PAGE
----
The High Seat

Presence Where is the “seat” of consciousness? In the western continent, many feel it’s somewhere in their head. It’s a physical point in the head or body where we sense a localized me-ness. For most of us, this is not our big toe. It’s usually in the body somewhere. And typically seems to be anchored behind our eyes, at a point from which we observe the world. The sorcerer Don Juan, in the Castenada series, called this the “assemblage point.” He taught Carlos that the key to entering other states of consciousness and actual planes of existence was to shift this point elsewhere. He claimed its default position kept us anchored in consensual reality and our conditioned experiences.

Gurdjieff’s school of the fourth way, and many forms of yoga and somatic Buddhism, also recommend moving this assemblage point in order to get out of our heads and habitual trains of thought. The exact locale varies with the discipline, Gurdjieff suggested the solar plexus, many eastern approaches focus on the hara or tandem, an esoteric reservoir just below the navel. Some, like kundalini and qigong move the point along circuits and waypoints with maps of the energetic body.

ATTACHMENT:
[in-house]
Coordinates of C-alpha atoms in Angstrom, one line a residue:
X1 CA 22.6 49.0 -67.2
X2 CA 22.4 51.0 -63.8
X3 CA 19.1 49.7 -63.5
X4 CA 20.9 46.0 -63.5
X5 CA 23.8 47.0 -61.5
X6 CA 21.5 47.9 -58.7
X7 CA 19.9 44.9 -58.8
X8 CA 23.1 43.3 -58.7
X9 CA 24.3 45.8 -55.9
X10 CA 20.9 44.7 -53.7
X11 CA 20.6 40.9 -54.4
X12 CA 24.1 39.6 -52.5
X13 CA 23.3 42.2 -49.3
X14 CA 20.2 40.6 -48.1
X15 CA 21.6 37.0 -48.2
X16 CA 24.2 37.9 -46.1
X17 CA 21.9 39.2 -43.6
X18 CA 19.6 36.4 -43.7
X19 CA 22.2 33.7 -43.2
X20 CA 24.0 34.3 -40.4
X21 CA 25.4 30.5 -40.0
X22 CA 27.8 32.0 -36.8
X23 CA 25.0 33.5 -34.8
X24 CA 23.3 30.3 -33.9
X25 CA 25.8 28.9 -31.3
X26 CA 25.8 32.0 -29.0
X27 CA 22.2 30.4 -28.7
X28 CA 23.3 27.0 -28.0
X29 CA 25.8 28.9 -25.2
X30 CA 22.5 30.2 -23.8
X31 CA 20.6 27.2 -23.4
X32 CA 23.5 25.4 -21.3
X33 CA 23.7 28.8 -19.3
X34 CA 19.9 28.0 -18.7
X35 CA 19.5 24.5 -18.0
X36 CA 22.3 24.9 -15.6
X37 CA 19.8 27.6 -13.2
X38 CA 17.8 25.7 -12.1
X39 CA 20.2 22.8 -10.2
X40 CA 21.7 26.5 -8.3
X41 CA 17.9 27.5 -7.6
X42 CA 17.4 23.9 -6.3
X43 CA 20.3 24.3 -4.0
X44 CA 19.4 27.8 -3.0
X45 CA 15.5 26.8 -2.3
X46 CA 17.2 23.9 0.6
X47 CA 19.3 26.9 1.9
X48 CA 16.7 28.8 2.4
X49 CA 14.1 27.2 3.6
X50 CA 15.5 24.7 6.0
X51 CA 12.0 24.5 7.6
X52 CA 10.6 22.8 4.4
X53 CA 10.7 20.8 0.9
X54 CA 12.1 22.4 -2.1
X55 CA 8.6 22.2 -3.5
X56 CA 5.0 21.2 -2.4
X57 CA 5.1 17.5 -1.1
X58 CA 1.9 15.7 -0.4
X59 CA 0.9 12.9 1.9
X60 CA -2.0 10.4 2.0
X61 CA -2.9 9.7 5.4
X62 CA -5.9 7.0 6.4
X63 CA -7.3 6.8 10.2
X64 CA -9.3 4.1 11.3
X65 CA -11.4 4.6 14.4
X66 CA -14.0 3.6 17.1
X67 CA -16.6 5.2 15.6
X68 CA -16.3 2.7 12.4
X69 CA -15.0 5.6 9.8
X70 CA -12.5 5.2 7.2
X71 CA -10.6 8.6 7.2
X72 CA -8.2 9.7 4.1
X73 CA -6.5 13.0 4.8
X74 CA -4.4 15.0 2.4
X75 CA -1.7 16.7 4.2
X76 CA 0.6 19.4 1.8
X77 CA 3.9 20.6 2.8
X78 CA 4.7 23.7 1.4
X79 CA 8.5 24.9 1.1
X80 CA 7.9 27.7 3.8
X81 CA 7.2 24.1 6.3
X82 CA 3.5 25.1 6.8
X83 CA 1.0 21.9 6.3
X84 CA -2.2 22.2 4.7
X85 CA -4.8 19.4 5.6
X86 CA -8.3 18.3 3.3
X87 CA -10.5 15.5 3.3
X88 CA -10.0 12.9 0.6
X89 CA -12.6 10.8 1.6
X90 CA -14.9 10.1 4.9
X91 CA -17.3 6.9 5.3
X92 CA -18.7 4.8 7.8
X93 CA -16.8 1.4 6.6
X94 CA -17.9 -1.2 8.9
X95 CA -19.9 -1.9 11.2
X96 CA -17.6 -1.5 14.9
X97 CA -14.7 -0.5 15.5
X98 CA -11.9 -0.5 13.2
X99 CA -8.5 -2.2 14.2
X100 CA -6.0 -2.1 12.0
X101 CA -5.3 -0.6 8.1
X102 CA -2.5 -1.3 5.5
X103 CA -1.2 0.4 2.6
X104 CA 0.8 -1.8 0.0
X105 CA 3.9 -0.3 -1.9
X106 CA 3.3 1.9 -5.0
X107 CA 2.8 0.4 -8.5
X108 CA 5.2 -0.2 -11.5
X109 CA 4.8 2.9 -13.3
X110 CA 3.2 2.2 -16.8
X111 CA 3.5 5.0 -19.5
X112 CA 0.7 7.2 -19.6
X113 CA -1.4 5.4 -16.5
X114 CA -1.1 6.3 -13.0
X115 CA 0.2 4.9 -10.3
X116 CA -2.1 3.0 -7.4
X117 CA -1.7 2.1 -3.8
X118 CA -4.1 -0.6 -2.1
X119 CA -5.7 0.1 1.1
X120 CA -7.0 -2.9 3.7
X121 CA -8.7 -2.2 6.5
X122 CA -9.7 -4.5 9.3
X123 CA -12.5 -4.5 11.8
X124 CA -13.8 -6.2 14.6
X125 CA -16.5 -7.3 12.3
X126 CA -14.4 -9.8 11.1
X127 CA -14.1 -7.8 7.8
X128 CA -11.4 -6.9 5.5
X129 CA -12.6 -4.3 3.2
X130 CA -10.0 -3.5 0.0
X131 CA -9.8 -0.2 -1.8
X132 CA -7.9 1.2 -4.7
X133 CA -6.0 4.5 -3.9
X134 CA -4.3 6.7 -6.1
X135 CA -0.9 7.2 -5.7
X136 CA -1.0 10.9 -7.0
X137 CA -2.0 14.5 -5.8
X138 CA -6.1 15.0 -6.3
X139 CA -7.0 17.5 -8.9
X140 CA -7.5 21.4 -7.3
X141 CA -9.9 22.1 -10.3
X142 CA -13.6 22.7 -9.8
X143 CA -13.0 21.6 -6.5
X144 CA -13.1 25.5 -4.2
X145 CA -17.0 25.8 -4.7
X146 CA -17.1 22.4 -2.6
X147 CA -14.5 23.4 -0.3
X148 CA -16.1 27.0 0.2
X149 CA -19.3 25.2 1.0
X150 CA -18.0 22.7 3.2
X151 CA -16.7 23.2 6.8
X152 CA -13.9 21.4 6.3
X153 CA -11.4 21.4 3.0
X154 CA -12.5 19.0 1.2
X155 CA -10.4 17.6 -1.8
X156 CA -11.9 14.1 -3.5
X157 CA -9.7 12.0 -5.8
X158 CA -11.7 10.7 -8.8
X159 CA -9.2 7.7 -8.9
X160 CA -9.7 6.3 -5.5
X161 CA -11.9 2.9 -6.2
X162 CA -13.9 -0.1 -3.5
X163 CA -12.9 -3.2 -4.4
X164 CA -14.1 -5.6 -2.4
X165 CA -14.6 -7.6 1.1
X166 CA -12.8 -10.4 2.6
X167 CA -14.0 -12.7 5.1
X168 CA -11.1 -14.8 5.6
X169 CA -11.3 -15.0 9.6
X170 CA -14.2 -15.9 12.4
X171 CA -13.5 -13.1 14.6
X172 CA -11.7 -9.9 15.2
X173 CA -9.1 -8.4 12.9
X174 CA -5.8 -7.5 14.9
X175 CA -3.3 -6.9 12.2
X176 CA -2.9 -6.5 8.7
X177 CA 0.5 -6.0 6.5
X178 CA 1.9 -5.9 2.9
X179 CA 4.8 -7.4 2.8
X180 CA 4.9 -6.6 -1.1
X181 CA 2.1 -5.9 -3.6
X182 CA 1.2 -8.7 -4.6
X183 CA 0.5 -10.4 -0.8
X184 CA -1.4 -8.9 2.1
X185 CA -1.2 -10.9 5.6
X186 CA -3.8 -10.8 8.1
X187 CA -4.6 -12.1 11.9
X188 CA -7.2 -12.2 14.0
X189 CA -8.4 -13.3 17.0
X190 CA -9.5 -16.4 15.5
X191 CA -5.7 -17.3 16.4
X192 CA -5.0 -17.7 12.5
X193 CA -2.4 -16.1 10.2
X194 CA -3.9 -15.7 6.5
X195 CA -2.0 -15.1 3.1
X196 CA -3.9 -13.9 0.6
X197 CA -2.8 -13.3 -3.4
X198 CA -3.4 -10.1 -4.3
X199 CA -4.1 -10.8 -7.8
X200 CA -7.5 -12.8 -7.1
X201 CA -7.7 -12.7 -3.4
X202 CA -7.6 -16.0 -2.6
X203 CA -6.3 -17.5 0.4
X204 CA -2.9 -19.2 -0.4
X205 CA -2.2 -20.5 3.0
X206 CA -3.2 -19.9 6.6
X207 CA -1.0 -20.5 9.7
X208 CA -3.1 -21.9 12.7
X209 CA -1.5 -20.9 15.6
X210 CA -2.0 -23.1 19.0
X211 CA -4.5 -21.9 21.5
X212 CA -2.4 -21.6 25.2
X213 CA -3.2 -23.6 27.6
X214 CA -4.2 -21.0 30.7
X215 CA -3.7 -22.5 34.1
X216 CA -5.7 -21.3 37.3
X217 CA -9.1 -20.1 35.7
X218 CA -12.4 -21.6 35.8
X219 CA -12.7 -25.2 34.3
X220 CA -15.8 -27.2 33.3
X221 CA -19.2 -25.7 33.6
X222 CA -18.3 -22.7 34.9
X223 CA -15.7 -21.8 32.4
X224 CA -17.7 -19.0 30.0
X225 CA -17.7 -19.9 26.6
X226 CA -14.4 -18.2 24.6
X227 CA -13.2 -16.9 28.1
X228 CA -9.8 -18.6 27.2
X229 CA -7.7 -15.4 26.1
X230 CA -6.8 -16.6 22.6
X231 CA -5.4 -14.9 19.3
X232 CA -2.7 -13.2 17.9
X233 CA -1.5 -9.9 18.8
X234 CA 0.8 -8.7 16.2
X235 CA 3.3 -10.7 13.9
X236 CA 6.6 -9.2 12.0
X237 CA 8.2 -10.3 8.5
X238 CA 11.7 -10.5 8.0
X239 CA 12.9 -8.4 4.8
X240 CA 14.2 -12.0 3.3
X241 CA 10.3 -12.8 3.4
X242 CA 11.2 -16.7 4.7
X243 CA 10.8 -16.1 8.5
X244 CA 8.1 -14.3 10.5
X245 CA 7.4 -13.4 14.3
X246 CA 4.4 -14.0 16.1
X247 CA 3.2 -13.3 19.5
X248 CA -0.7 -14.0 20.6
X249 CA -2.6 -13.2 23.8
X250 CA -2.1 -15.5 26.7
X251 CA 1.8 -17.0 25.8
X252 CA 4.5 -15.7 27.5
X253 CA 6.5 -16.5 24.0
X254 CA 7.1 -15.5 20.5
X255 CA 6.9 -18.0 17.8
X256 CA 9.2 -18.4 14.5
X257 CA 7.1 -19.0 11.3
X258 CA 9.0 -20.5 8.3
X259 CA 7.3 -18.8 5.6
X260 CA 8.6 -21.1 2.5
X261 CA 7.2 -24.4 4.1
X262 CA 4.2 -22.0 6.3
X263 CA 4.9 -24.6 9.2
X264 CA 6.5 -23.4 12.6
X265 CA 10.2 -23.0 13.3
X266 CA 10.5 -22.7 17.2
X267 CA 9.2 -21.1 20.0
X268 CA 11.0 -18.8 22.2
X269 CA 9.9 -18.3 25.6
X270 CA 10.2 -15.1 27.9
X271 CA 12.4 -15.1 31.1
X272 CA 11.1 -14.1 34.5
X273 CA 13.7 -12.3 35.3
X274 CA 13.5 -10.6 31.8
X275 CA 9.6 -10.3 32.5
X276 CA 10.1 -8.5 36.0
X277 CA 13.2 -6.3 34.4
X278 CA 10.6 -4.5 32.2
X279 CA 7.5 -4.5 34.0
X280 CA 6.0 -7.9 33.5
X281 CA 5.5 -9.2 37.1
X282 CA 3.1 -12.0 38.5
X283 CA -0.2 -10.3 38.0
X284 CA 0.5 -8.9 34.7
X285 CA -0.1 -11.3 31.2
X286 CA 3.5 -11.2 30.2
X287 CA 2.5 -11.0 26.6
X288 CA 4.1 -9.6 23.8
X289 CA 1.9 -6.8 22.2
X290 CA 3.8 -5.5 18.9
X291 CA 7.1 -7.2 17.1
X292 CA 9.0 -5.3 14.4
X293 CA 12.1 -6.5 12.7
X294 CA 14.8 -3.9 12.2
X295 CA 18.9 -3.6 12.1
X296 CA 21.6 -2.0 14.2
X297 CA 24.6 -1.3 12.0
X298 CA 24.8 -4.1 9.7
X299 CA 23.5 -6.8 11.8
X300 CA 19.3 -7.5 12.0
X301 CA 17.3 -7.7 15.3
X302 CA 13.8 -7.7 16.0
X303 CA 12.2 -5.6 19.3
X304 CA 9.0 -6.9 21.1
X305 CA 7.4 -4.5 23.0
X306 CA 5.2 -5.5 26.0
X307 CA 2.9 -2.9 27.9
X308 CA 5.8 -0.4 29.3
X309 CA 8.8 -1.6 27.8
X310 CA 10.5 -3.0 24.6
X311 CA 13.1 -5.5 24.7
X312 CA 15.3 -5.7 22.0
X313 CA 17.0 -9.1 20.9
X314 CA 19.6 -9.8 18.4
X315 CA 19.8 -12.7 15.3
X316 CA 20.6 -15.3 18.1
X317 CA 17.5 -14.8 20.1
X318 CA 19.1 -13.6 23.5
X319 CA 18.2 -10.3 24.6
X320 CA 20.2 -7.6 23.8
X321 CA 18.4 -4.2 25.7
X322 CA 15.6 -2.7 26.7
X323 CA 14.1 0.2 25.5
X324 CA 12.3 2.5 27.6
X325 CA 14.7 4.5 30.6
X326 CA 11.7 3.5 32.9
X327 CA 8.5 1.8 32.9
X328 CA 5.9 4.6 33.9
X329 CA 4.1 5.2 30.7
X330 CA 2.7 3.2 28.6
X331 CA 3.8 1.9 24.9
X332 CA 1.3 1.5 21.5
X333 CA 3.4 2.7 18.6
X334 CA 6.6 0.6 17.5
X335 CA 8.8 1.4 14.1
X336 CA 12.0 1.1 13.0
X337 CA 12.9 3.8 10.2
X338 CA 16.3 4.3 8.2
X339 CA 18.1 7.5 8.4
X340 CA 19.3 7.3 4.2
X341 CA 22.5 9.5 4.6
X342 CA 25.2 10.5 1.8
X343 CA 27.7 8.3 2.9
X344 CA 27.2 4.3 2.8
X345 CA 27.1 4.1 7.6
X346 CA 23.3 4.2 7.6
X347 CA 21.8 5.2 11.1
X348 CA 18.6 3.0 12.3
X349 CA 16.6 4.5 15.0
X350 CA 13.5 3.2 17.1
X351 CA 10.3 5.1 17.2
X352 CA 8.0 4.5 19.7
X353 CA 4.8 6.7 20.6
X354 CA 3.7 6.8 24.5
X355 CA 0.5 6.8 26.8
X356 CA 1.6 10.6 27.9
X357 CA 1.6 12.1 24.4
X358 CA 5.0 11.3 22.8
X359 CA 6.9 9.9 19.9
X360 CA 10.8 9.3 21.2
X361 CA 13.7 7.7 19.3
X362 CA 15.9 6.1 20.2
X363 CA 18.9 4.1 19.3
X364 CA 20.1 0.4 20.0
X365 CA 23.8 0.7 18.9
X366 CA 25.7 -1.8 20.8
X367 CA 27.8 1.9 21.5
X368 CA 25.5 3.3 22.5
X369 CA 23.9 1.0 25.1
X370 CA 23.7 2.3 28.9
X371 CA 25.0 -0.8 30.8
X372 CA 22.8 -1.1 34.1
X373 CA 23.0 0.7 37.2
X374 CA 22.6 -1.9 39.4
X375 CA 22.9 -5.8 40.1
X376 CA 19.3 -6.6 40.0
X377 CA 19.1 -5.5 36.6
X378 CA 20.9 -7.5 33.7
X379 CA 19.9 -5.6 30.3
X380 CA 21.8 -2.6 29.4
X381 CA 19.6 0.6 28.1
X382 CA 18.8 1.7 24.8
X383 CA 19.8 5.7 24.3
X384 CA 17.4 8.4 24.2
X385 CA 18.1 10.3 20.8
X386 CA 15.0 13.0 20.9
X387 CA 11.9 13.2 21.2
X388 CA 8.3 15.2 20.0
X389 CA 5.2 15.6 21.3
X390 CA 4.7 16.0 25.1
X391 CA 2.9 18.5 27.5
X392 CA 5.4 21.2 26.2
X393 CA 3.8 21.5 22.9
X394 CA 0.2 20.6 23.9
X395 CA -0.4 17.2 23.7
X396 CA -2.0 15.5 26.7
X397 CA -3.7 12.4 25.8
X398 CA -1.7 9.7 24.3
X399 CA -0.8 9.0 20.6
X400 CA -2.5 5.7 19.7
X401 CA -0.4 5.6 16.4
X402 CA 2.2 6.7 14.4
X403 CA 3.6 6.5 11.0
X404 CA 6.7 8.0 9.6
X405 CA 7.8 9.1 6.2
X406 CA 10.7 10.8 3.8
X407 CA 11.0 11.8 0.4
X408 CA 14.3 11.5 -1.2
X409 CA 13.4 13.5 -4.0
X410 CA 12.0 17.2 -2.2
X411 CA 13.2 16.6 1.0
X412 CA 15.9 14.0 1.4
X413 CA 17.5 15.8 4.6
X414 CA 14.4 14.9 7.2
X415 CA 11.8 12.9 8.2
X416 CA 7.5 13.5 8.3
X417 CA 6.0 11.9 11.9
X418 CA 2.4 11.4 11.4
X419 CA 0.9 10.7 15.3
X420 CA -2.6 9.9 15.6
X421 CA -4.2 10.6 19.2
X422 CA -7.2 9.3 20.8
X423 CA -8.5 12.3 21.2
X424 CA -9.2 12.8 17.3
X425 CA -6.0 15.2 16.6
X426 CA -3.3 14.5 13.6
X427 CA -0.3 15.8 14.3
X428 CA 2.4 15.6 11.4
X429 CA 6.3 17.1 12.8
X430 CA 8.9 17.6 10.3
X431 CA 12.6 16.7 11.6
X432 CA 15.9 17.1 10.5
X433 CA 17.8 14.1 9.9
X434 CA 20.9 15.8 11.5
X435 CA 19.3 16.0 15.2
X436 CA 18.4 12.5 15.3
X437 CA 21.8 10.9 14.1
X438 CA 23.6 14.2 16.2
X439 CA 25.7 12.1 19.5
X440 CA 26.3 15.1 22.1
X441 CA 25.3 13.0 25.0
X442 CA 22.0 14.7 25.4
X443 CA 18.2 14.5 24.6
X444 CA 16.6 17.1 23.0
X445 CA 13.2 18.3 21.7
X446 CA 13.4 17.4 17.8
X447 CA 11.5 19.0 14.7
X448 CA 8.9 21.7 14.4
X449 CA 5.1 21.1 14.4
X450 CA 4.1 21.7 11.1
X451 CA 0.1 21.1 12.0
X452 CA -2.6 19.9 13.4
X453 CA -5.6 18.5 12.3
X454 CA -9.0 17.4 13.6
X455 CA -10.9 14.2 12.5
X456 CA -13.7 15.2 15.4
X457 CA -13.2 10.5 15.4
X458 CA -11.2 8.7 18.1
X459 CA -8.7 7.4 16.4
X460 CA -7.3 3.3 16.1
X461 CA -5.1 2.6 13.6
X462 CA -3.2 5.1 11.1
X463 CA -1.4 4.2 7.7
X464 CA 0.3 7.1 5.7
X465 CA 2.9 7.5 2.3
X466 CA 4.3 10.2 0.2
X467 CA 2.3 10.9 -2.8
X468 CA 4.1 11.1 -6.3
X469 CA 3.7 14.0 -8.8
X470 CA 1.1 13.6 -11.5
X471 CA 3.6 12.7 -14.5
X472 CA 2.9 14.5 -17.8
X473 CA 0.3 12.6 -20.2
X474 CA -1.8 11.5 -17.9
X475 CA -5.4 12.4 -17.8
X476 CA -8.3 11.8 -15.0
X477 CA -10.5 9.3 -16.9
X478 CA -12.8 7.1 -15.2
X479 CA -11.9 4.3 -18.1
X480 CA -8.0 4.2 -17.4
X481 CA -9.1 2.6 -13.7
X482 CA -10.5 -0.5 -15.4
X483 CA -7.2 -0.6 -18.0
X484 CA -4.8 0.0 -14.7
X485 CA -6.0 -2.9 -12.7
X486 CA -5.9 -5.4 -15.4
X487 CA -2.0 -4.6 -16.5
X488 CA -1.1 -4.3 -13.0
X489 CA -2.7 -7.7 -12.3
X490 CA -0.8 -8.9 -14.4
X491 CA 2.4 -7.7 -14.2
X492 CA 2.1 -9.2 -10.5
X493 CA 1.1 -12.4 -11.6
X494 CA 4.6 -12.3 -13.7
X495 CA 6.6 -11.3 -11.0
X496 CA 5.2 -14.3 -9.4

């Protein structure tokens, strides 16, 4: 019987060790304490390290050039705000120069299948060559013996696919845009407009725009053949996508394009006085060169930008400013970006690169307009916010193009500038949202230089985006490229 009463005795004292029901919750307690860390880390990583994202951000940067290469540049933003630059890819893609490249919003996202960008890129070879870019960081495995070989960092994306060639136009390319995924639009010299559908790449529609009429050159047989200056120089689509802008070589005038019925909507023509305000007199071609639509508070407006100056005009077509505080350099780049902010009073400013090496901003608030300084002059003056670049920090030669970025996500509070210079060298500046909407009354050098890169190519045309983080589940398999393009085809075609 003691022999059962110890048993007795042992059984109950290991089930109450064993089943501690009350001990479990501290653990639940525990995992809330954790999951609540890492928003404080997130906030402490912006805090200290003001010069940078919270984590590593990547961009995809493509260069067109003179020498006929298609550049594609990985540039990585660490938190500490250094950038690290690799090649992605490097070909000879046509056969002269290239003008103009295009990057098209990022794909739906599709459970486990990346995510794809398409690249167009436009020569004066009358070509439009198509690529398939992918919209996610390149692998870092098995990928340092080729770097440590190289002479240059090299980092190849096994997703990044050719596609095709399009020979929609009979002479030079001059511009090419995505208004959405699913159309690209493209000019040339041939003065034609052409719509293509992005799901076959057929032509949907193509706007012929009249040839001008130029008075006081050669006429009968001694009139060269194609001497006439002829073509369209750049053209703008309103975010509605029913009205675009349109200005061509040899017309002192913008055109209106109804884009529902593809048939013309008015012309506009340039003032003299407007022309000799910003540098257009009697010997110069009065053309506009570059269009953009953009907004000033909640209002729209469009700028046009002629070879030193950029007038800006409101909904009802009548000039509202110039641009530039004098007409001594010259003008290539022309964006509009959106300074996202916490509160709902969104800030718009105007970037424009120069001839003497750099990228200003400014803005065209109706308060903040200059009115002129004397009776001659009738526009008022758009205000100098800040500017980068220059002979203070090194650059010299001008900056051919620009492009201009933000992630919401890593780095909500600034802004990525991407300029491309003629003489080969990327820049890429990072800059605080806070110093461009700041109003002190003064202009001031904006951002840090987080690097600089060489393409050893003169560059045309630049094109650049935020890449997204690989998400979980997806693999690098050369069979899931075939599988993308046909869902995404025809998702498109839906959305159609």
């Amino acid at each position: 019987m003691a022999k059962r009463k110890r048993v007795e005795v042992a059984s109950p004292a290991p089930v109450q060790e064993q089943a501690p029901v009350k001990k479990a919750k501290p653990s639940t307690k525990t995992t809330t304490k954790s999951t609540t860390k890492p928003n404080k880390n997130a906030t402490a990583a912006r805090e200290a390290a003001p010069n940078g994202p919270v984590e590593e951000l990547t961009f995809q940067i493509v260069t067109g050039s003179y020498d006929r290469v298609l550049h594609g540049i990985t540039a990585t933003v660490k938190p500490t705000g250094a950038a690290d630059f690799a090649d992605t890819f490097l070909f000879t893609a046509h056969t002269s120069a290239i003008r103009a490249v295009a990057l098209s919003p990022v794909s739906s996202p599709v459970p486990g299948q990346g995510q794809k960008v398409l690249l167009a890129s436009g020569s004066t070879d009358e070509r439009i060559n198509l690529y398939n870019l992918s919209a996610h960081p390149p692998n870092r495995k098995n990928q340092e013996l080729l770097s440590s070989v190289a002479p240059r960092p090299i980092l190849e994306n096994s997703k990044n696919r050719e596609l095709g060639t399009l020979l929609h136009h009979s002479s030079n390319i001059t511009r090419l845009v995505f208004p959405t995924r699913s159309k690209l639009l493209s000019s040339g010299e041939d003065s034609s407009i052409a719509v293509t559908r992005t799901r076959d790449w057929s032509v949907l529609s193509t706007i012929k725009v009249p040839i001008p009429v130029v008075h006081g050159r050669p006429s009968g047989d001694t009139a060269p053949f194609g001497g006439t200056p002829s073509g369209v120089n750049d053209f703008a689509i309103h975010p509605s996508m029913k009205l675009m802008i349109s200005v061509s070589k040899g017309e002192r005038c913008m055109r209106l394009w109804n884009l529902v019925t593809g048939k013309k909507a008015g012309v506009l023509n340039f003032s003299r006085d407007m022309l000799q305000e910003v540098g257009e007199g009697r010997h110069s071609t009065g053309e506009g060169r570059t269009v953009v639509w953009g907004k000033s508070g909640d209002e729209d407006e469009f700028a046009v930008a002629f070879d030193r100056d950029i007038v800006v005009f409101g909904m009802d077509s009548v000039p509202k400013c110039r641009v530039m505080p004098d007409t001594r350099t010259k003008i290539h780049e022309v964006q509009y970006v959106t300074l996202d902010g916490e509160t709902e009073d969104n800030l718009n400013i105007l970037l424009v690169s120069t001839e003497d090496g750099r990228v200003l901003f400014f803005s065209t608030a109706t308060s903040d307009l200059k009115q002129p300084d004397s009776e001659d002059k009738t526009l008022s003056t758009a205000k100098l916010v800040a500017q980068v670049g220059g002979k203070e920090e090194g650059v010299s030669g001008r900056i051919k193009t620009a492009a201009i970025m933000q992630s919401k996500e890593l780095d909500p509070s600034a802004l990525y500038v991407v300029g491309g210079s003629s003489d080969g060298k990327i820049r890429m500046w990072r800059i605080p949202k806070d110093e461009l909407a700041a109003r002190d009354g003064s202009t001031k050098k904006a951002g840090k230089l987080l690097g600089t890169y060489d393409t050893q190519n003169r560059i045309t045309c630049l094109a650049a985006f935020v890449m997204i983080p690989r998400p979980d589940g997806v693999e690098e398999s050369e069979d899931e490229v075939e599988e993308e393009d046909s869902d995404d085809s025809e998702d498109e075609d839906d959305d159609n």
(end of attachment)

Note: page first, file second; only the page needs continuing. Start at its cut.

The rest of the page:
Shifting the assemblage point not only helps extract awareness from hostage situations with thoughts and feelings, it also provides a new and unencumbered anchor for attention so that we can unfold awareness with minimal distraction.

Different focal points probably work best for different people. One that works well for me is Monroe’s Focus 12. It is like the moving focus in qi gong and kundalini practices, but rather than traversing body spaces, it starts with a center and radiates outward, constantly, into the vastness of the surrounding space. Holding this center in the middle of the head, while allowing a felt sense of infinite expansion, shuts down the chatter of thought and helps engage awareness. Then I simply try to ride the tiger. To stay in that space of WTF is this?? While everything unfolds on its canvas. I am thrown off again and again, but at least a dynamic assemblage point keeps me from being sucked into something else. It’s like a little clearing in the noise to practice scales.